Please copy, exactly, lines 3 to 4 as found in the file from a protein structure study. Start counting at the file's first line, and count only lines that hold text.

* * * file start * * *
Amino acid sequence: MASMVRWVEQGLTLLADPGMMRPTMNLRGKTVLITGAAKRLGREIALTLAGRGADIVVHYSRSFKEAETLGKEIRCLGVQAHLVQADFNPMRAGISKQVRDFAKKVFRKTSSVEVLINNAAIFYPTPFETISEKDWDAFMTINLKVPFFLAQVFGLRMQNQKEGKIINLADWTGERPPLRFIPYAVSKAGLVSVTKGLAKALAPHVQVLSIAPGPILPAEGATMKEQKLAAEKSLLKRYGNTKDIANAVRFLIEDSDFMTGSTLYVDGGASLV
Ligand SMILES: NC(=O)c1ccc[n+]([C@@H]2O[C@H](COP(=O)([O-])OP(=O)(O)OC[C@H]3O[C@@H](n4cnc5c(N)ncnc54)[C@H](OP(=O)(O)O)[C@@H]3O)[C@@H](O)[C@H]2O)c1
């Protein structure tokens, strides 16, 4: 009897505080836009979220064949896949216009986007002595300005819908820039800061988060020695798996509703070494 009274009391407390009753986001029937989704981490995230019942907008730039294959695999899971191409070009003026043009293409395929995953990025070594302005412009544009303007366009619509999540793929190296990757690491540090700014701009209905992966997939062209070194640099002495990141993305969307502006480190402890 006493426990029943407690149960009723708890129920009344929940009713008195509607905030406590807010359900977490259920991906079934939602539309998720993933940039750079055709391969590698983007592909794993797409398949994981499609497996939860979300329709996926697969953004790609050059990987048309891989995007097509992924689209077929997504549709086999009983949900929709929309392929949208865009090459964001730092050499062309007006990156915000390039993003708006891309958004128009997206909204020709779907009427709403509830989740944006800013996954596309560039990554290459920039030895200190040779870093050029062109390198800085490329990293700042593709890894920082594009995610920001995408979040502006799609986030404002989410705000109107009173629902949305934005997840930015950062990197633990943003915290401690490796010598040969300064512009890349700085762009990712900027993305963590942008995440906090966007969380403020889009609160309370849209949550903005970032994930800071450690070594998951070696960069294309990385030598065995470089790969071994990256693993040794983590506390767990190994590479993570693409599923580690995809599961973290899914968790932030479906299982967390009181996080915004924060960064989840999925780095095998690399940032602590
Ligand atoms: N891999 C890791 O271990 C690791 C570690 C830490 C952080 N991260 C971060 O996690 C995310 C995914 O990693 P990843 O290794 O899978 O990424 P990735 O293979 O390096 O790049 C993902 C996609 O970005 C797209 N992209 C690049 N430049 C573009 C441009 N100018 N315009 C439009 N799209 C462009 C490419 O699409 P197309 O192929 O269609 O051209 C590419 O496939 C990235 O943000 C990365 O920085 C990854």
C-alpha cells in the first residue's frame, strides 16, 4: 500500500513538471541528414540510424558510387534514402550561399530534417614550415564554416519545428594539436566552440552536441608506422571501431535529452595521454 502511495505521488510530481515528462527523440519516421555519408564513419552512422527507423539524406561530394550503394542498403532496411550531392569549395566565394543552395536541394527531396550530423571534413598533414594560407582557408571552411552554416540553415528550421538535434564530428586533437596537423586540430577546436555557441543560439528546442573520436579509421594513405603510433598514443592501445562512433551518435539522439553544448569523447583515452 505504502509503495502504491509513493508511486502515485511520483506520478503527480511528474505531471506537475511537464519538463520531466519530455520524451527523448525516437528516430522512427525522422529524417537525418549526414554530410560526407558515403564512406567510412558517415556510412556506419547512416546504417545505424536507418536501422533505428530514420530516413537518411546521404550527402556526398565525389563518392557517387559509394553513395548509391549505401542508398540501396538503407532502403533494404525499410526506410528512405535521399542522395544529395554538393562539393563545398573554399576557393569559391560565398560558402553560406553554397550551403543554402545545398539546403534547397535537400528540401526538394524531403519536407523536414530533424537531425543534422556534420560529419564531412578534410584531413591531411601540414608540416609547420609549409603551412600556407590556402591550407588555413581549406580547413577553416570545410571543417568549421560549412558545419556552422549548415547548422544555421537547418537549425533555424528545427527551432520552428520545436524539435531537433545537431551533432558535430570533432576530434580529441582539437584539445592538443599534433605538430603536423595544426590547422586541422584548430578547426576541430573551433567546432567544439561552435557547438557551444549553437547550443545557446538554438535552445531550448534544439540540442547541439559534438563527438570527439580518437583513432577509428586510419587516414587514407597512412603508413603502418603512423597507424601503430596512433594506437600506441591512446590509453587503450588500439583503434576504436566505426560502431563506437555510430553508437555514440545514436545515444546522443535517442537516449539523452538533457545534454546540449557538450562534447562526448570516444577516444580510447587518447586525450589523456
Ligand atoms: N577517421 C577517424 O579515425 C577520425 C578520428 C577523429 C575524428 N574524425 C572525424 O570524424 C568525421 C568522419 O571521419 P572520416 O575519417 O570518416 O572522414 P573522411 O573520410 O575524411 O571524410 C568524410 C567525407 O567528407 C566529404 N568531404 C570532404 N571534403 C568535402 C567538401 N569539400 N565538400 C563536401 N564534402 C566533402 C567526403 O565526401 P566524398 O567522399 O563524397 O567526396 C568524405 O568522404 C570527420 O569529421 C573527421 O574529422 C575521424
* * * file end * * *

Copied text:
């Protein structure tokens, strides 16, 4: 009897505080836009979220064949896949216009986007002595300005819908820039800061988060020695798996509703070494 009274009391407390009753986001029937989704981490995230019942907008730039294959695999899971191409070009003026043009293409395929995953990025070594302005412009544009303007366009619509999540793929190296990757690491540090700014701009209905992966997939062209070194640099002495990141993305969307502006480190402890 006493426990029943407690149960009723708890129920009344929940009713008195509607905030406590807010359900977490259920991906079934939602539309998720993933940039750079055709391969590698983007592909794993797409398949994981499609497996939860979300329709996926697969953004790609050059990987048309891989995007097509992924689209077929997504549709086999009983949900929709929309392929949208865009090459964001730092050499062309007006990156915000390039993003708006891309958004128009997206909204020709779907009427709403509830989740944006800013996954596309560039990554290459920039030895200190040779870093050029062109390198800085490329990293700042593709890894920082594009995610920001995408979040502006799609986030404002989410705000109107009173629902949305934005997840930015950062990197633990943003915290401690490796010598040969300064512009890349700085762009990712900027993305963590942008995440906090966007969380403020889009609160309370849209949550903005970032994930800071450690070594998951070696960069294309990385030598065995470089790969071994990256693993040794983590506390767990190994590479993570693409599923580690995809599961973290899914968790932030479906299982967390009181996080915004924060960064989840999925780095095998690399940032602590
Ligand atoms: N891999 C890791 O271990 C690791 C570690 C830490 C952080 N991260 C971060 O996690 C995310 C995914 O990693 P990843 O290794 O899978 O990424 P990735 O293979 O390096 O790049 C993902 C996609 O970005 C797209 N992209 C690049 N430049 C573009 C441009 N100018 N315009 C439009 N799209 C462009 C490419 O699409 P197309 O192929 O269609 O051209 C590419 O496939 C990235 O943000 C990365 O920085 C990854």